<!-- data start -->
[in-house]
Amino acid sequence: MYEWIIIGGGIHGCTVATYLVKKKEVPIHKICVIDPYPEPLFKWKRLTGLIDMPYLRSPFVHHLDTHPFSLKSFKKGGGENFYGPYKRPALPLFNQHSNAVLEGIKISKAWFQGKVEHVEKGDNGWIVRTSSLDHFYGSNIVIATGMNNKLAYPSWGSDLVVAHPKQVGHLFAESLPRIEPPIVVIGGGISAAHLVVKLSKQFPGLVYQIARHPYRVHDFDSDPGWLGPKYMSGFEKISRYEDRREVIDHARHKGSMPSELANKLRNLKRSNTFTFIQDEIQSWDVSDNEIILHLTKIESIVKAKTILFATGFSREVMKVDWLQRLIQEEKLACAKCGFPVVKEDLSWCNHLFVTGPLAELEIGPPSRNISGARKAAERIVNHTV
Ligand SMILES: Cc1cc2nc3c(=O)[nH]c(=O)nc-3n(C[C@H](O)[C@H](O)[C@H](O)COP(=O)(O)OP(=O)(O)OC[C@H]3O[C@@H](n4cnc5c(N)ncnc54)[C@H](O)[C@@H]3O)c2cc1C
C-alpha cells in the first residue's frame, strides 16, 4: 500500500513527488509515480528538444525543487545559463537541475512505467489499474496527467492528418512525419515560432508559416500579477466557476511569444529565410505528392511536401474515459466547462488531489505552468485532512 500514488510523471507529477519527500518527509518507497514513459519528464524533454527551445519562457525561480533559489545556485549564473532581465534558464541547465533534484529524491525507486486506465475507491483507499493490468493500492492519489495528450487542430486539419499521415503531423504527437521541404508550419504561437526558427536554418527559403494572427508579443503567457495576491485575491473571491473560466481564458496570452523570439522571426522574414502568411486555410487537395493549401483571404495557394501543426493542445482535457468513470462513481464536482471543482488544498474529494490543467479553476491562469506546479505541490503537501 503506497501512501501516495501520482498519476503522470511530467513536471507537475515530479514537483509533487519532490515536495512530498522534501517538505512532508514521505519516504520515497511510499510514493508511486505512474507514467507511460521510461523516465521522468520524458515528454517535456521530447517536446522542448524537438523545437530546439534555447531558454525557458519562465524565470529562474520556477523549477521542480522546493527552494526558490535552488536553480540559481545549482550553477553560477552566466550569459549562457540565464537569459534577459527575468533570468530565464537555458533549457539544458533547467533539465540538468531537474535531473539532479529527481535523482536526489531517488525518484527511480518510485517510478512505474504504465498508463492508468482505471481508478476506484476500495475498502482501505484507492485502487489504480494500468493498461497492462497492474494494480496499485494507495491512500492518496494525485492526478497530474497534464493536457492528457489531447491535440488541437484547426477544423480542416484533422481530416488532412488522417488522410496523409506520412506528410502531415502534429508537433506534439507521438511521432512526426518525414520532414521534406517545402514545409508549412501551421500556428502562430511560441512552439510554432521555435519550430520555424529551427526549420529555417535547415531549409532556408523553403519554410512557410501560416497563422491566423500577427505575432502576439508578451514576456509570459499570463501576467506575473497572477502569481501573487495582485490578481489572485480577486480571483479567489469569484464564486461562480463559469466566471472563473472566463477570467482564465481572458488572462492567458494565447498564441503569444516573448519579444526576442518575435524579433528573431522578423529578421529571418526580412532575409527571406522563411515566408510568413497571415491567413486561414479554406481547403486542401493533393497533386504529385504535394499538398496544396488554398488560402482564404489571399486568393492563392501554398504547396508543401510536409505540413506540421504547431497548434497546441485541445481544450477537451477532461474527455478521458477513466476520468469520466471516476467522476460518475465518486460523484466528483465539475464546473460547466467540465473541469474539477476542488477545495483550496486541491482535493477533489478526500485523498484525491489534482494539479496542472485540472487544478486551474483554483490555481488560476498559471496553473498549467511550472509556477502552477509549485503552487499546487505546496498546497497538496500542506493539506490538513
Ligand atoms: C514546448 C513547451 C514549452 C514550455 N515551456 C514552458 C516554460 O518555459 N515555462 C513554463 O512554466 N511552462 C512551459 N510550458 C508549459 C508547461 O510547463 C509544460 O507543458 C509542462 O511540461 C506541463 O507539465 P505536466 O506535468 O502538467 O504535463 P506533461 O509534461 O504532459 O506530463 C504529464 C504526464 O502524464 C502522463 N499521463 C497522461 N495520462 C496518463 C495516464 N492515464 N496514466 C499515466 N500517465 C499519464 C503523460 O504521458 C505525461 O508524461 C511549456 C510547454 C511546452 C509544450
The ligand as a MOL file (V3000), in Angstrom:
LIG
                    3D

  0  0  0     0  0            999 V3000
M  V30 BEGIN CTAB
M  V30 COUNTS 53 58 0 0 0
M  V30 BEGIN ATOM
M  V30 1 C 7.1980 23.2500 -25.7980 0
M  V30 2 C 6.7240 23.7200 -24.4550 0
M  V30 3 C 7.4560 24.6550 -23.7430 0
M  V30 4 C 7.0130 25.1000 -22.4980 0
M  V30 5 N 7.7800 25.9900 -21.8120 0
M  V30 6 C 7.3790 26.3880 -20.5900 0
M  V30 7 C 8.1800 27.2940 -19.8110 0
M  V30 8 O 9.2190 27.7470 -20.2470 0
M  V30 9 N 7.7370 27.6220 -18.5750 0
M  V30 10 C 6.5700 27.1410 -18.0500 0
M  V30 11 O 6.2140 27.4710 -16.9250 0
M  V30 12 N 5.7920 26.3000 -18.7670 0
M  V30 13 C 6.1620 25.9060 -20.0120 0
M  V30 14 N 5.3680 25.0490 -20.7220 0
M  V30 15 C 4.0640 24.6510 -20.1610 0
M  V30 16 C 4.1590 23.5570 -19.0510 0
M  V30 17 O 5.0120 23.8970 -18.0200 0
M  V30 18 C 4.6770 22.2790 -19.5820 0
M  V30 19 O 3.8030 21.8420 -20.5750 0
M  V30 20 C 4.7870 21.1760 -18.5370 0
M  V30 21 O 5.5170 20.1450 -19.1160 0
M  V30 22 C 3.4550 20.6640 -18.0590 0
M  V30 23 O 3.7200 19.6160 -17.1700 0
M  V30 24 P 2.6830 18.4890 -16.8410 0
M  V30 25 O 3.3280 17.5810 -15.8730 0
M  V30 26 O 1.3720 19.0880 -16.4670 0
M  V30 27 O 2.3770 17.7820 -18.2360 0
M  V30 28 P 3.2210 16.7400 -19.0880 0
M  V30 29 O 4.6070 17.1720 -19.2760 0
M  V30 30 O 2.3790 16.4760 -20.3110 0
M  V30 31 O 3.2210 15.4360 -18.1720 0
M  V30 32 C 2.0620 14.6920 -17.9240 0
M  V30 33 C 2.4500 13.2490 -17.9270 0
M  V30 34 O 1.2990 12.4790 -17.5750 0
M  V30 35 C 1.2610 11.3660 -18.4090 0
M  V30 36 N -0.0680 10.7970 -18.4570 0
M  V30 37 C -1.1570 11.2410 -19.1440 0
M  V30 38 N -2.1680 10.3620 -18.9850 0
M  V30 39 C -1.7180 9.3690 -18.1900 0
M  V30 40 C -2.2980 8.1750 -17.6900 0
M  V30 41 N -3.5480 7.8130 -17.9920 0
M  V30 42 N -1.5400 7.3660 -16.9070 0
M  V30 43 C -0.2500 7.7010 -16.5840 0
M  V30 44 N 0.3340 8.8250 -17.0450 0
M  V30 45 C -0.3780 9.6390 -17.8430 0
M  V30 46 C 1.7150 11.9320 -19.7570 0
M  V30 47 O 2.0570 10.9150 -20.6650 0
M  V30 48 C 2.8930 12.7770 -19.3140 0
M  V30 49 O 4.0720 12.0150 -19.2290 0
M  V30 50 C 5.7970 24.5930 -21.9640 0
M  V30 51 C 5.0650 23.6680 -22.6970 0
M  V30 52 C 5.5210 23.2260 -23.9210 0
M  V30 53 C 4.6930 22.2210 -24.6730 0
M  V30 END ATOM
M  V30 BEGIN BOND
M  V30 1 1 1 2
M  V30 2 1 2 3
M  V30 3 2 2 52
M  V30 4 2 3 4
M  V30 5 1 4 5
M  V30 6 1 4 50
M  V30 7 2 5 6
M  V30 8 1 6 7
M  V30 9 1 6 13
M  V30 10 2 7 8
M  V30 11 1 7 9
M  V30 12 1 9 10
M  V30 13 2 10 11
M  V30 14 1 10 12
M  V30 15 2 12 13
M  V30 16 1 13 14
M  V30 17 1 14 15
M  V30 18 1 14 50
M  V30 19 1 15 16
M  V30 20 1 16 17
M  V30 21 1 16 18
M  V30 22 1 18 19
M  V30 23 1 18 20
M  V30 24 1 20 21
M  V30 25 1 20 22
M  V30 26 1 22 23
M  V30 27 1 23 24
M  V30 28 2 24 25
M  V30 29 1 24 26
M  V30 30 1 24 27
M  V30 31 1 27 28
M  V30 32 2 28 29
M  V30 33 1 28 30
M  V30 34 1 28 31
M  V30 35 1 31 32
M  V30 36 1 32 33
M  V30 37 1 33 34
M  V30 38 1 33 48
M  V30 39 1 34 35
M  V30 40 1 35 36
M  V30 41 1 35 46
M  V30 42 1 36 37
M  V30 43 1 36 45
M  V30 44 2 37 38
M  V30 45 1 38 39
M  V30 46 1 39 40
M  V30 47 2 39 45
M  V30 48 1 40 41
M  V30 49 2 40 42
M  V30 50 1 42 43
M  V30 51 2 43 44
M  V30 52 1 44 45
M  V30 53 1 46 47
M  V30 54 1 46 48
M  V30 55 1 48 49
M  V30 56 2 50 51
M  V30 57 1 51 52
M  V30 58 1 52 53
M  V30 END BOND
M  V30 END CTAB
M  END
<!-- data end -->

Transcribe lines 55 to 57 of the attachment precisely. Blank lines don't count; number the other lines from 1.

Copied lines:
M  V30 43 C -0.2500 7.7010 -16.5840 0
M  V30 44 N 0.3340 8.8250 -17.0450 0
M  V30 45 C -0.3780 9.6390 -17.8430 0